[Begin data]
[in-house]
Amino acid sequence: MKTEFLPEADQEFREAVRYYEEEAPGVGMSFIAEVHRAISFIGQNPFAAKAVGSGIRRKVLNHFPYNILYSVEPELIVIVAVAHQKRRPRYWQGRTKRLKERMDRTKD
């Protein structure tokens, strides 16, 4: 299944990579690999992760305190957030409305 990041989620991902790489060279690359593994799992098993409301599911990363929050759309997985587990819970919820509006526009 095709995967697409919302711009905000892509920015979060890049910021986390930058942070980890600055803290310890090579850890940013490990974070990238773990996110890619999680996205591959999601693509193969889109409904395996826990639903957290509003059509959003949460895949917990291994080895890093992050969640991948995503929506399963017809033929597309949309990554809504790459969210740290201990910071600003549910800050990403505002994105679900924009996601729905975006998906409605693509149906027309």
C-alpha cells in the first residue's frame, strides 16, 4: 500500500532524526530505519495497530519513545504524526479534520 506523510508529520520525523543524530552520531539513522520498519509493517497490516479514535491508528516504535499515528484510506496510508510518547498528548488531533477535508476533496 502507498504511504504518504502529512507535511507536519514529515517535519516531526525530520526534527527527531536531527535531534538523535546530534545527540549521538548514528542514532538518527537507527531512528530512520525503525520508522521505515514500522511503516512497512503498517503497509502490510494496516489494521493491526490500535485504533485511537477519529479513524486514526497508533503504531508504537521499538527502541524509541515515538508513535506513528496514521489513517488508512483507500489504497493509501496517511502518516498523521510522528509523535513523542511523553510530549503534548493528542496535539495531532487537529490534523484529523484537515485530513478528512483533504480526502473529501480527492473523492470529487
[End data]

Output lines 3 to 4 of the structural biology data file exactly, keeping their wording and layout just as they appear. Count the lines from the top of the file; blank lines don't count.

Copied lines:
């Protein structure tokens, strides 16, 4: 299944990579690999992760305190957030409305 990041989620991902790489060279690359593994799992098993409301599911990363929050759309997985587990819970919820509006526009 095709995967697409919302711009905000892509920015979060890049910021986390930058942070980890600055803290310890090579850890940013490990974070990238773990996110890619999680996205591959999601693509193969889109409904395996826990639903957290509003059509959003949460895949917990291994080895890093992050969640991948995503929506399963017809033929597309949309990554809504790459969210740290201990910071600003549910800050990403505002994105679900924009996601729905975006998906409605693509149906027309």
C-alpha cells in the first residue's frame, strides 16, 4: 500500500532524526530505519495497530519513545504524526479534520 506523510508529520520525523543524530552520531539513522520498519509493517497490516479514535491508528516504535499515528484510506496510508510518547498528548488531533477535508476533496 502507498504511504504518504502529512507535511507536519514529515517535519516531526525530520526534527527527531536531527535531534538523535546530534545527540549521538548514528542514532538518527537507527531512528530512520525503525520508522521505515514500522511503516512497512503498517503497509502490510494496516489494521493491526490500535485504533485511537477519529479513524486514526497508533503504531508504537521499538527502541524509541515515538508513535506513528496514521489513517488508512483507500489504497493509501496517511502518516498523521510522528509523535513523542511523553510530549503534548493528542496535539495531532487537529490534523484529523484537515485530513478528512483533504480526502473529501480527492473523492470529487